One of the best compact cars on the market, the 2013 Hyundai Elantra continues to be a winning combination of compelling styling, able performance and interior comfort. For 2013, there are more variants to love.
The 2013 Elantra Coupe two-door and 2013 Elantra GT five-door hatchback join the Elantra sedan four-door. With unique styling cues and driving characteristics, the Elantra Coupe and Elantra GT are positioned as sporty alternatives to the traditional sedan.
The Elantra Coupe is fun yet practical, and fits between the Elantra sedan and the more enthusiast-oriented Genesis Coupe. The Elantra GT replaces the old Elantra Touring model. The GT offers versatility and plenty of cargo space with European-inspired features and styling.
In addition to differences in dimensions and styling, the new Elantra Coupe and GT use unique suspension components for a stiffer ride. A V-beam rear suspension, instead of the torsion beam found on the sedan, gives the coupe and GT a firmer, more planted feel, and helps to reduce body roll around corners. Suspensions are tuned differently between models with standard 16-inch and optional 17-inch wheels, with the larger wheels receiving an even sportier treatment. The GT also offers three selectable steering modes, which offer heavier or lighter steering feel depending on preference.
Meanwhile, trims and pricing have been restructured slightly for the 2013 Hyundai Elantra sedan. Although the base 2013 Elantra GLS model starts at more than $1,000 over the 2012 model, it gets more standard features including air conditioning, a telescoping steering wheel, cruise control, and 16-inch (instead of 15-inch) wheels. On GLS models equipped with the automatic transmission, heated front seats are included with the optional Preferred Package.
We found all Elantra variants enjoyable to drive. The sedan's smooth ride and responsive handling make for a plush, but not numb, driving experience. The Coupe and GT models feel more connected to the road, without sacrificing road-trip comfort.
Inside, the Elantra sedan is roomy all around, especially by compact standards, with interior measurements comparable to those of a small midsize car. The coupe and GT, however, suffer from a lack of rear headroom due to the steeper rake of their rooflines. All Elantras offer top-of-the-class cargo space.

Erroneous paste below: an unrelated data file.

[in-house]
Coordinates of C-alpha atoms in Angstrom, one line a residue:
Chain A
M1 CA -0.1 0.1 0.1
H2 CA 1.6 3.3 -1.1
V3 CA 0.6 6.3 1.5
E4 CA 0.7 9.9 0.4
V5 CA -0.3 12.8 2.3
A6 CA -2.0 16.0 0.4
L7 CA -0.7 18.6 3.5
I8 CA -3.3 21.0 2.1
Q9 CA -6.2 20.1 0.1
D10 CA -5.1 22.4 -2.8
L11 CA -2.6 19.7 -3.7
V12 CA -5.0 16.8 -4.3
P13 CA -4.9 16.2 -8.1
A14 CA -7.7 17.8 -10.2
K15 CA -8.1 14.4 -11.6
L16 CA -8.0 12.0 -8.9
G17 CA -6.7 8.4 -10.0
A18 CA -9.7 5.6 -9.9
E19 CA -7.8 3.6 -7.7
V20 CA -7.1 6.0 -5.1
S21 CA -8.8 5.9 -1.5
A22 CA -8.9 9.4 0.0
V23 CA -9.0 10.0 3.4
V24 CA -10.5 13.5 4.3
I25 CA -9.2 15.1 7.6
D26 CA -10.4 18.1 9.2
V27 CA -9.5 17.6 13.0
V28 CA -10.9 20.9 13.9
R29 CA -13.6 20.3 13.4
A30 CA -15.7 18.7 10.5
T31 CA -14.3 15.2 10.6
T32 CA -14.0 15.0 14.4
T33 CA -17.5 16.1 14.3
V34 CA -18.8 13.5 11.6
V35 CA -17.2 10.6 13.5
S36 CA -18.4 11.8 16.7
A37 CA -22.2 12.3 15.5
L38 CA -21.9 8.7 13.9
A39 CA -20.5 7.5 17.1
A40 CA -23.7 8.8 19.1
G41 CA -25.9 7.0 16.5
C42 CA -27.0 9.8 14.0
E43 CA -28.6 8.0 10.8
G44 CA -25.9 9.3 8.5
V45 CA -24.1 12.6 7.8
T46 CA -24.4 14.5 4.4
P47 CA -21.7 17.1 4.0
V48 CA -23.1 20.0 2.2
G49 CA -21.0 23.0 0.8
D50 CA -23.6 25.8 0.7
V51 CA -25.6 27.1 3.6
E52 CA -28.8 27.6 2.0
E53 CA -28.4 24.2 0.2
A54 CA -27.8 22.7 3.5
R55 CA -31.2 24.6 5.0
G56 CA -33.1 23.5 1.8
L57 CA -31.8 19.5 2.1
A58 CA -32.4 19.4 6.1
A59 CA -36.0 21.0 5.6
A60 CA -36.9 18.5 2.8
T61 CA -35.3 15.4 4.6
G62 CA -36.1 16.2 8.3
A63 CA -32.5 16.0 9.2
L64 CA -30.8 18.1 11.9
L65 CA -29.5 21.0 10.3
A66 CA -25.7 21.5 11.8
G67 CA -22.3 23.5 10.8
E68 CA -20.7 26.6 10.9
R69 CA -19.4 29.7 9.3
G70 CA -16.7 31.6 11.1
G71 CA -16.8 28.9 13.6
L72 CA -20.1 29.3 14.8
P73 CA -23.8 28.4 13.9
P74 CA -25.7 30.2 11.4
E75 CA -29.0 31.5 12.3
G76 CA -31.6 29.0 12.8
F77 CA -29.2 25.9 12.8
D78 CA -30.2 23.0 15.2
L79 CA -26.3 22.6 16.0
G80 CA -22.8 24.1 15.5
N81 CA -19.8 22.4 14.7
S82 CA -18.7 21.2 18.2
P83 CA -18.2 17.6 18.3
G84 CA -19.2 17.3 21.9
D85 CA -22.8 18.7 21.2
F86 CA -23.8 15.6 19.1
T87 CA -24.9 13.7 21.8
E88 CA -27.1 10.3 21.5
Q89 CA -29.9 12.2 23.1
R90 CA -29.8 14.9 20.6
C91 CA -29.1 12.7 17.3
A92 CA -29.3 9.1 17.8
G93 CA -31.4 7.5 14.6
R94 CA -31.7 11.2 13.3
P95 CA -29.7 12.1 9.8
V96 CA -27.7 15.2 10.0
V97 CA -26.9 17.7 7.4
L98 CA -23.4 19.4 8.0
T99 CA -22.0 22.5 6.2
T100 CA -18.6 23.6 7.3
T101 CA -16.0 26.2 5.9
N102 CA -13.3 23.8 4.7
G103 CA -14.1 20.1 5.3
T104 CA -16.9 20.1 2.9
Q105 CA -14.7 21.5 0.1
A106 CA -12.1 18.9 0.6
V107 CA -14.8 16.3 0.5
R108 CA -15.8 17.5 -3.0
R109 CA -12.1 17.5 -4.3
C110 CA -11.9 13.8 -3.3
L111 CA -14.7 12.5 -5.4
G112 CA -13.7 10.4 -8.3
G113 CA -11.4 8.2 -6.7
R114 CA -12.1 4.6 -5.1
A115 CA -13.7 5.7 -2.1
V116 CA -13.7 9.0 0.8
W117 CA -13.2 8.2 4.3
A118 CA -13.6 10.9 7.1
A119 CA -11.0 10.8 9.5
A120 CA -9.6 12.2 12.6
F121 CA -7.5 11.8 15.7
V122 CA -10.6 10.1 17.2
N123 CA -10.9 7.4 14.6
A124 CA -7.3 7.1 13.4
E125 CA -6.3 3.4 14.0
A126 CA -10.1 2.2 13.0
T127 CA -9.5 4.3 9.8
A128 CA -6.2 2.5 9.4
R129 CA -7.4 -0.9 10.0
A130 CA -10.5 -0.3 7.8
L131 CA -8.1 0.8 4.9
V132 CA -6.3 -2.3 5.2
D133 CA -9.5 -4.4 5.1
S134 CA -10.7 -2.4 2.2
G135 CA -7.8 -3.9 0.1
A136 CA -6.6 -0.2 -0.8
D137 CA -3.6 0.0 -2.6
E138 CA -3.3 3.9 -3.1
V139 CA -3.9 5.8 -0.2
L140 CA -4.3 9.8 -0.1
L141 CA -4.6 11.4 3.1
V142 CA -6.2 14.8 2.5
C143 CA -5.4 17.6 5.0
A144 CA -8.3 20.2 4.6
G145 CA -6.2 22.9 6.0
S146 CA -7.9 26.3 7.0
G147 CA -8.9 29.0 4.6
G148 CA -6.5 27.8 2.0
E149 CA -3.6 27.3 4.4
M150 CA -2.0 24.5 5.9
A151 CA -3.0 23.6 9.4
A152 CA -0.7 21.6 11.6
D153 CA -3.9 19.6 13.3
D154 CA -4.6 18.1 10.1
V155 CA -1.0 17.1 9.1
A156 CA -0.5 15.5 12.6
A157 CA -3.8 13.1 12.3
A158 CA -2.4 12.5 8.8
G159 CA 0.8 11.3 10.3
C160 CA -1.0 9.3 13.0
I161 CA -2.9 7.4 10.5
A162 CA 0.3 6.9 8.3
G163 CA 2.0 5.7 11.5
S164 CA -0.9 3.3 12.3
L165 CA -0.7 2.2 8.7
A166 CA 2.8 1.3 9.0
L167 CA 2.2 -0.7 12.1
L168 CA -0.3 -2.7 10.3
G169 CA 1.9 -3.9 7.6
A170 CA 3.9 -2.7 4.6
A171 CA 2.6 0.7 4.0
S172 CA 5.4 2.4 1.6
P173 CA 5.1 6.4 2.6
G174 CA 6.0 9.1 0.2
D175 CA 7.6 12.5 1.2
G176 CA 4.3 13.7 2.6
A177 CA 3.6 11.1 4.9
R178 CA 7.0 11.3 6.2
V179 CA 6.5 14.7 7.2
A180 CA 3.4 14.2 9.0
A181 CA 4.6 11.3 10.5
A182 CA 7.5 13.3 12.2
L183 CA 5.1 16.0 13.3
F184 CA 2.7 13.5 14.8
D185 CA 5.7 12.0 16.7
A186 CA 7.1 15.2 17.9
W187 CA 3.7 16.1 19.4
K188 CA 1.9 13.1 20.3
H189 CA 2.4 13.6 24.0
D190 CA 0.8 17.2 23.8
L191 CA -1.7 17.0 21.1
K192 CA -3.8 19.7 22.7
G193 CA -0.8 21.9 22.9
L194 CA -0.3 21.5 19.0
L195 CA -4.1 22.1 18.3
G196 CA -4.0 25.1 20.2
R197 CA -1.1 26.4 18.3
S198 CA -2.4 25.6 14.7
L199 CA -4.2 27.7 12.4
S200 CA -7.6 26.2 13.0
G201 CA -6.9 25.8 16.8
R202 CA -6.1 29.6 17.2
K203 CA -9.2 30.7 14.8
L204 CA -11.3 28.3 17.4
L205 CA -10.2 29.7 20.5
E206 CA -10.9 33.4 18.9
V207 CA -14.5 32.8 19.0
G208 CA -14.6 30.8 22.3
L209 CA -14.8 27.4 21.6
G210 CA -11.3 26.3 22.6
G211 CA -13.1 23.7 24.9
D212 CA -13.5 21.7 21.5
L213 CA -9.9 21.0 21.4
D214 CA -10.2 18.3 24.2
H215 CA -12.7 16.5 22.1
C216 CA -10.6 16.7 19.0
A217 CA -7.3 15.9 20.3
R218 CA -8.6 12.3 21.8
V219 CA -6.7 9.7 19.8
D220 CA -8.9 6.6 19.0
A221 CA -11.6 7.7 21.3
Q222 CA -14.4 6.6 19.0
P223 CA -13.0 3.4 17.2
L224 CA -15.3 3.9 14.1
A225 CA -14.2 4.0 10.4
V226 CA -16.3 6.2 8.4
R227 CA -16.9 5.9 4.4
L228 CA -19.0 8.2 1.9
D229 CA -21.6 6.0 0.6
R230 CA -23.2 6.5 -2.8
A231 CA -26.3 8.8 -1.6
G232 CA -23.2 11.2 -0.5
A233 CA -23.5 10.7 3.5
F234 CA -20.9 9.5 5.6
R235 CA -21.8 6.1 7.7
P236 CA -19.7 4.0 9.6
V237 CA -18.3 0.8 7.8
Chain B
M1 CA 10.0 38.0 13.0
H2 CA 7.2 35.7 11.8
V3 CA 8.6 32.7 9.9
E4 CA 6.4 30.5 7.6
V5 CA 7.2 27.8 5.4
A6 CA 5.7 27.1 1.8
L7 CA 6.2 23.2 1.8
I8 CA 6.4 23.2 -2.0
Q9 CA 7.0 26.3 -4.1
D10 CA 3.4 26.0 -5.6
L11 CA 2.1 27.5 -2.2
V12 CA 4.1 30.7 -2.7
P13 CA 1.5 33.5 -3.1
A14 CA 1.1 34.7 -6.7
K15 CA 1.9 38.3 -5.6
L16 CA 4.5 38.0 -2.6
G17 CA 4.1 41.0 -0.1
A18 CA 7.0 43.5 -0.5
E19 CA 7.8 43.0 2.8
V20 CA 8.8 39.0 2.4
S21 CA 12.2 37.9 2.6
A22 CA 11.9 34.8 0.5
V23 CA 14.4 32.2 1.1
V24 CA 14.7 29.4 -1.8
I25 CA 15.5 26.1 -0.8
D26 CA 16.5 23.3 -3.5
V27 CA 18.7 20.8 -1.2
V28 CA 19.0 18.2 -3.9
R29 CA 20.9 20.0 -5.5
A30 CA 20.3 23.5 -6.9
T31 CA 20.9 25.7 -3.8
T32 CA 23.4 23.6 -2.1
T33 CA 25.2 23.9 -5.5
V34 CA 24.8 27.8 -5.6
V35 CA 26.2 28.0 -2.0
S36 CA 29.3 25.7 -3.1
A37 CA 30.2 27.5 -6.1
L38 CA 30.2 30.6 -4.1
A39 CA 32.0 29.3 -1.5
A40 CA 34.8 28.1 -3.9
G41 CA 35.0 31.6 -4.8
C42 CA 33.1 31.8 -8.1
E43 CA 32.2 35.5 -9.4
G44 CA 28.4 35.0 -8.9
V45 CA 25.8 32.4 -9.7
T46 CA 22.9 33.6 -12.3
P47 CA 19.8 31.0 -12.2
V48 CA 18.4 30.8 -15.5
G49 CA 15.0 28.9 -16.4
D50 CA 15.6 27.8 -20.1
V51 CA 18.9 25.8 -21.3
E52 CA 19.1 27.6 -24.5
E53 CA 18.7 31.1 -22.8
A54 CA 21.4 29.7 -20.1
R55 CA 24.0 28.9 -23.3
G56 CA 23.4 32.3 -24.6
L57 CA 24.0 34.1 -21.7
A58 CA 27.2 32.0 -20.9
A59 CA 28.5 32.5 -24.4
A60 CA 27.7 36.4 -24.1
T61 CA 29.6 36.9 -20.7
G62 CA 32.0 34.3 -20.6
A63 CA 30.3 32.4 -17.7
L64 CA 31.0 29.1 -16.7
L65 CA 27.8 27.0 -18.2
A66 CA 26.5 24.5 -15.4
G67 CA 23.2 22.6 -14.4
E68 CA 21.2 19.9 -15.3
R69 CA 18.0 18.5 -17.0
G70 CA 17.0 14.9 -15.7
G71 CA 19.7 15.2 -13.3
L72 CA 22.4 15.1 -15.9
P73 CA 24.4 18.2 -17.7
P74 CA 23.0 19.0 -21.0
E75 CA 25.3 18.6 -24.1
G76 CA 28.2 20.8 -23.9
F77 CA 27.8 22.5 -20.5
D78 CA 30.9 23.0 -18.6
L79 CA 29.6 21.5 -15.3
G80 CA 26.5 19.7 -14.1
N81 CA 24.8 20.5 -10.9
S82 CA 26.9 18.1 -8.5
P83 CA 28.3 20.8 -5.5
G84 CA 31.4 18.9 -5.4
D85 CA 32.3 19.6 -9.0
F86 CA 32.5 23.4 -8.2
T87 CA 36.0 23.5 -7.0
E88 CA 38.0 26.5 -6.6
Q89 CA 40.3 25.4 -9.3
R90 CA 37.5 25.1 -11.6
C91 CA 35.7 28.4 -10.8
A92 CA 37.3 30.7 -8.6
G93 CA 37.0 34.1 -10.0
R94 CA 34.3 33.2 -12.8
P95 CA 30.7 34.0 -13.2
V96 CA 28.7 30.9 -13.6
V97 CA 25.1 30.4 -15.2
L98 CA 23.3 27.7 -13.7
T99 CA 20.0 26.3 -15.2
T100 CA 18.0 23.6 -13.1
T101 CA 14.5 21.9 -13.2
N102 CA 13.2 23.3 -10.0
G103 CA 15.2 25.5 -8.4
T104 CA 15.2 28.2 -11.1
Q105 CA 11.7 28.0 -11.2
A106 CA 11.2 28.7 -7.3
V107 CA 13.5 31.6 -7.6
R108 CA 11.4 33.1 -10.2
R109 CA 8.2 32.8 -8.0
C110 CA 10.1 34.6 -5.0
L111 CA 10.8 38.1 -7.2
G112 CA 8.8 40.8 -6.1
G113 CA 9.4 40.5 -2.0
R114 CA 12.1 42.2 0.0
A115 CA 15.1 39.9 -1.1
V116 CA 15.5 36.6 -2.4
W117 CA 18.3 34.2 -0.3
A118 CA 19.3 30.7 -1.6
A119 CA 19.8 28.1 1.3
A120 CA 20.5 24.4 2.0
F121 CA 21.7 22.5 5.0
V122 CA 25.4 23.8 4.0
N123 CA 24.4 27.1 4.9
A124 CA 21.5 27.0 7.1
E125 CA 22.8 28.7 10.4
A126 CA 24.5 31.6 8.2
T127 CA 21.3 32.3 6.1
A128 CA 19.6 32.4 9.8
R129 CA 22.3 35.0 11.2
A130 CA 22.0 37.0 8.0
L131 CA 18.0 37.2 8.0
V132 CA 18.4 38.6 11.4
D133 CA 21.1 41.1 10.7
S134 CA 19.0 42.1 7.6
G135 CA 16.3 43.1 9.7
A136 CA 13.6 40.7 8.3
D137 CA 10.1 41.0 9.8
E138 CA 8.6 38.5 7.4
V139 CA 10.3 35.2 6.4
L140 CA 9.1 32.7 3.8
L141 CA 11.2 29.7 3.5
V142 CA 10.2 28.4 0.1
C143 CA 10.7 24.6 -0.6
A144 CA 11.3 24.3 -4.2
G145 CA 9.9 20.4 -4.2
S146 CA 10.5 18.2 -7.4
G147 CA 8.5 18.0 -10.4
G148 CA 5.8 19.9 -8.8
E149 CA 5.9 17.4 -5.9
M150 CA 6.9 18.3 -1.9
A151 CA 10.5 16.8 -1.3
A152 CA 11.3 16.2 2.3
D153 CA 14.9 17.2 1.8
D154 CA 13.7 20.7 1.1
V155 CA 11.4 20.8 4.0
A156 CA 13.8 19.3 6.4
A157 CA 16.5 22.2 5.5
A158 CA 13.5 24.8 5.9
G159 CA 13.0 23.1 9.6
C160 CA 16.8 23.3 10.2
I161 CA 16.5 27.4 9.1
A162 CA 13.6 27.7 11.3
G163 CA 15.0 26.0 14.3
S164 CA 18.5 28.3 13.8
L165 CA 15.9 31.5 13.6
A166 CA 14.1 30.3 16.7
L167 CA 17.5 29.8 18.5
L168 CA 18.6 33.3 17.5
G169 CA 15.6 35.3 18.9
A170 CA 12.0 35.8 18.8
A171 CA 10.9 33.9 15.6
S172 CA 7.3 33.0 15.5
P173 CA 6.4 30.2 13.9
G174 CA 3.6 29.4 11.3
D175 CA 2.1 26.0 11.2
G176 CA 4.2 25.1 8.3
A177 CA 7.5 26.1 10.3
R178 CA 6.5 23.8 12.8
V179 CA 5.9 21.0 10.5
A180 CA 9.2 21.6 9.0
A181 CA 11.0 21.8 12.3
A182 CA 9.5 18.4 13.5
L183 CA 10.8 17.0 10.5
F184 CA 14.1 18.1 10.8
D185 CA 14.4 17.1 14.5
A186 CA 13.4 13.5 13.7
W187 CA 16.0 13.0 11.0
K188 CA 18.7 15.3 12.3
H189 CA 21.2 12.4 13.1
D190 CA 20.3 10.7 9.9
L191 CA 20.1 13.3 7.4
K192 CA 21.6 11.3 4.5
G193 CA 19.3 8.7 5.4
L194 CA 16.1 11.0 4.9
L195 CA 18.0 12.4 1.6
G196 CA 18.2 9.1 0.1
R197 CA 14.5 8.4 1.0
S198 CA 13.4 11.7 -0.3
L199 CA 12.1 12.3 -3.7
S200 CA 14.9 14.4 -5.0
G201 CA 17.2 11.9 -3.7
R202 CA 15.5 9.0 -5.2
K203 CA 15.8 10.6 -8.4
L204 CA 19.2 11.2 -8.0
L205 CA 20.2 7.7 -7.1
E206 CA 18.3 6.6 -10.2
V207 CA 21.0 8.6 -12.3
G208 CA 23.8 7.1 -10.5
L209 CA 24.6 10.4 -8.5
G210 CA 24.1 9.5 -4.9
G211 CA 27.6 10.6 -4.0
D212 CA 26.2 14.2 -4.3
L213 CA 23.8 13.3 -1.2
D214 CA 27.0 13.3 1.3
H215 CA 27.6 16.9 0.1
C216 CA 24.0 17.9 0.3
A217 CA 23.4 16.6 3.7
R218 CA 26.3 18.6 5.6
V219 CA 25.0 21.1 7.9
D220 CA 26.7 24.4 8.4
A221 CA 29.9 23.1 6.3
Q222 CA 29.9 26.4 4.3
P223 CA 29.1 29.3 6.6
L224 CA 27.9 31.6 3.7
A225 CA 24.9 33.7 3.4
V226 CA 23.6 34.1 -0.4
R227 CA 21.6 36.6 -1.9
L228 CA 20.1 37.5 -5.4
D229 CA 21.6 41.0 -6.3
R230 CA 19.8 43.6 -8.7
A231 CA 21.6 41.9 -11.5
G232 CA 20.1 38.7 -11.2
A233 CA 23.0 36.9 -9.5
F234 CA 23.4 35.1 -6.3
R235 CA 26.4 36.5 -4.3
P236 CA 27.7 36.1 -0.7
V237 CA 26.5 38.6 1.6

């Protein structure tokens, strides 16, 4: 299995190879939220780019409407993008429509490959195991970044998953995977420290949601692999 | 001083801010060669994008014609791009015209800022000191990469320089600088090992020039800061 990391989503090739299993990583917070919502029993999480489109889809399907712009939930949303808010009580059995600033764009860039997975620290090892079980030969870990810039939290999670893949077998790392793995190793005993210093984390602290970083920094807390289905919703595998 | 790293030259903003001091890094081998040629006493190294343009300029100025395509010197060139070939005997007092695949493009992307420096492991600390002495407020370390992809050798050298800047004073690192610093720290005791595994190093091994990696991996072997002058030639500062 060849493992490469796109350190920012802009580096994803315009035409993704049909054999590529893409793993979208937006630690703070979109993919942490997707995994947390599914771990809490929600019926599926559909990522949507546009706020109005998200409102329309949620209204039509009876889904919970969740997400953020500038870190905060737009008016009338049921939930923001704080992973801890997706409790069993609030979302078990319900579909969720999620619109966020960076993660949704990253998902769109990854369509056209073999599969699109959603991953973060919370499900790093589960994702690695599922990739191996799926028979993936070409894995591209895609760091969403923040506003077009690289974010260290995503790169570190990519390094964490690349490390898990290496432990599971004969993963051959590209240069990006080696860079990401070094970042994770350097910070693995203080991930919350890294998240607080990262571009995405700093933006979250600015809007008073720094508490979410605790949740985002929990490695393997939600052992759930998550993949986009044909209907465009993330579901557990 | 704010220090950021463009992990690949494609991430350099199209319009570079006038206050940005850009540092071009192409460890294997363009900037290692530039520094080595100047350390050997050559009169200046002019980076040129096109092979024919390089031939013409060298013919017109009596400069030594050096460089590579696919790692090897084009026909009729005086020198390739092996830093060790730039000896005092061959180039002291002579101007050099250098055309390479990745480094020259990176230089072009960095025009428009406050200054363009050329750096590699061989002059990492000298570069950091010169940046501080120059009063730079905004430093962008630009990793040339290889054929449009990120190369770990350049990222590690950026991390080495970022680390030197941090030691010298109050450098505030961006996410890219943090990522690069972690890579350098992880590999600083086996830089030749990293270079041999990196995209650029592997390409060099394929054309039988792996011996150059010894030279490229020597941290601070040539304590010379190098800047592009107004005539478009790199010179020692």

All models are powered by a 1.8-liter four-cylinder engine rated at 148 horsepower and 131 pound-feet of torque with a choice of 6-speed manual or 6-speed automatic transmission. Like most compacts, Elantra is front-wheel drive. Using lighter materials such as aluminum and plastic on engine parts helps to keep the Elantra family relatively lightweight, around 2,700 pound for the Coupe and a bit more for the GT. The sedan weighs in at around 2,900 pounds, which is good for a compact sedan. These lower curb weights help Elantra achieve solid performance and excellent fuel economy.
EPA ratings for all Elantra variants are some of the most competitive in the industry. Sedans are rated at 28/38 mpg City/Highway with both manual and automatic transmissions. That's better than the Ford Focus (26/36 mpg), Chevrolet Cruze (26/36 mpg), or Honda Civic (28/36 mpg). The Elantra Coupe is EPA-rated at 29/40 mpg with the manual and 28/39 mpg City/Highway with the automatic. The Elantra GT gets 27/39 mpg with the manual and 28/39 mpg with the automatic.
The Elantra four-door competes in the crowded compact sedan segment against the Toyota Corolla, Ford Focus, Chevrolet Cruze, Honda Civic, and Mazda3 sedans. The Elantra Coupe takes on the Honda Civic coupe and the Kia Forte Koup, along with larger, more expensive two-doors such as the Honda Accord. The five-door Elantra GT goes up against popular hatchbacks such as the Mazda3, Ford Focus and Toyota Matrix, as well as the Subaru Impreza hatch and Volkswagen Golf.
Hyundai Elantra sedan GLS ($16,695); Limited sedan ($20,945); Elantra Coupe GS ($17,445); Coupe SE ($19,745); Elantra GT ($18,395)
The Hyundai Elantra sedan looks striking with crisp, edgy styling. It has presence among four-door compact sedans. Most of the rest of the class looks dated by comparison. Viewed from the front, the hexagonal grille presents a more sinister grin than that of the Mazda 3. The headlight housings wrap into the fenders, the trailing edge back as far as the centerline of the front wheels. This is in-your-face styling as far as commuter compacts go.
In side view, the four-door echoes the styling of the Hyundai Sonata midsize sedan, with a raked windshield, roofline flowing into the trunk, coupe-like rear side window shape, and a forward-leaning shape. The crease that runs a rising arc from the front wheel, through the door handles and over the rear-wheel openings into the taillights mirrors the shape of the old British-built Triumph TR7 sports cars.